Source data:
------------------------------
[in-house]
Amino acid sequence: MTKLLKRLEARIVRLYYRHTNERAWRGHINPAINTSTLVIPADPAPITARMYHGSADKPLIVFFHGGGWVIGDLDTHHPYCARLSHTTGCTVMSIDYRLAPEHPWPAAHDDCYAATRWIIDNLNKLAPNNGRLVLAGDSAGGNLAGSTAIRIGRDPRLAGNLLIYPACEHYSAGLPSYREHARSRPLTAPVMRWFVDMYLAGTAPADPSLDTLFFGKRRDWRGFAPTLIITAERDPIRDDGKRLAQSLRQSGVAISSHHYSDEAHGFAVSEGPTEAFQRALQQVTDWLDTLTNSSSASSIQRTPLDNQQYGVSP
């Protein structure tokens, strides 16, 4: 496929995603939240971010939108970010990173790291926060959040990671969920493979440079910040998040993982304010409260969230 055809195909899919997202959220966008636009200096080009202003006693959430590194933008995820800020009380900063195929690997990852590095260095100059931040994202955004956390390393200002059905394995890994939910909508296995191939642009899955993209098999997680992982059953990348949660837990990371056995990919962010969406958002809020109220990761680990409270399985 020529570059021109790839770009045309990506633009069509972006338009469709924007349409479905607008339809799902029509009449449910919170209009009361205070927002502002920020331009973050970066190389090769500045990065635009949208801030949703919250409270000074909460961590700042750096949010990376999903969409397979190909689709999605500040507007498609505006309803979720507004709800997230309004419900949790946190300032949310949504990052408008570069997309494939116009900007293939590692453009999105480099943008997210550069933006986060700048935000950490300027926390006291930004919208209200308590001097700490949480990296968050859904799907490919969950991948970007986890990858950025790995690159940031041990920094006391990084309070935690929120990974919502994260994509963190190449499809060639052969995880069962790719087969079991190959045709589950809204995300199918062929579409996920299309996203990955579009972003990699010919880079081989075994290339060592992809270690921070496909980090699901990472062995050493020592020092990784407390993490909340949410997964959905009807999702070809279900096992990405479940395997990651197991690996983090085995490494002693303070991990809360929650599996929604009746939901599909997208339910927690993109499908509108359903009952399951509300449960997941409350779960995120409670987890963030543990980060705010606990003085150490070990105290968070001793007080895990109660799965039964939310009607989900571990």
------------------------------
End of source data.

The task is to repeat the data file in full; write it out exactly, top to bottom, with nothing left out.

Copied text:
[in-house]
Amino acid sequence: MTKLLKRLEARIVRLYYRHTNERAWRGHINPAINTSTLVIPADPAPITARMYHGSADKPLIVFFHGGGWVIGDLDTHHPYCARLSHTTGCTVMSIDYRLAPEHPWPAAHDDCYAATRWIIDNLNKLAPNNGRLVLAGDSAGGNLAGSTAIRIGRDPRLAGNLLIYPACEHYSAGLPSYREHARSRPLTAPVMRWFVDMYLAGTAPADPSLDTLFFGKRRDWRGFAPTLIITAERDPIRDDGKRLAQSLRQSGVAISSHHYSDEAHGFAVSEGPTEAFQRALQQVTDWLDTLTNSSSASSIQRTPLDNQQYGVSP
């Protein structure tokens, strides 16, 4: 496929995603939240971010939108970010990173790291926060959040990671969920493979440079910040998040993982304010409260969230 055809195909899919997202959220966008636009200096080009202003006693959430590194933008995820800020009380900063195929690997990852590095260095100059931040994202955004956390390393200002059905394995890994939910909508296995191939642009899955993209098999997680992982059953990348949660837990990371056995990919962010969406958002809020109220990761680990409270399985 020529570059021109790839770009045309990506633009069509972006338009469709924007349409479905607008339809799902029509009449449910919170209009009361205070927002502002920020331009973050970066190389090769500045990065635009949208801030949703919250409270000074909460961590700042750096949010990376999903969409397979190909689709999605500040507007498609505006309803979720507004709800997230309004419900949790946190300032949310949504990052408008570069997309494939116009900007293939590692453009999105480099943008997210550069933006986060700048935000950490300027926390006291930004919208209200308590001097700490949480990296968050859904799907490919969950991948970007986890990858950025790995690159940031041990920094006391990084309070935690929120990974919502994260994509963190190449499809060639052969995880069962790719087969079991190959045709589950809204995300199918062929579409996920299309996203990955579009972003990699010919880079081989075994290339060592992809270690921070496909980090699901990472062995050493020592020092990784407390993490909340949410997964959905009807999702070809279900096992990405479940395997990651197991690996983090085995490494002693303070991990809360929650599996929604009746939901599909997208339910927690993109499908509108359903009952399951509300449960997941409350779960995120409670987890963030543990980060705010606990003085150490070990105290968070001793007080895990109660799965039964939310009607989900571990």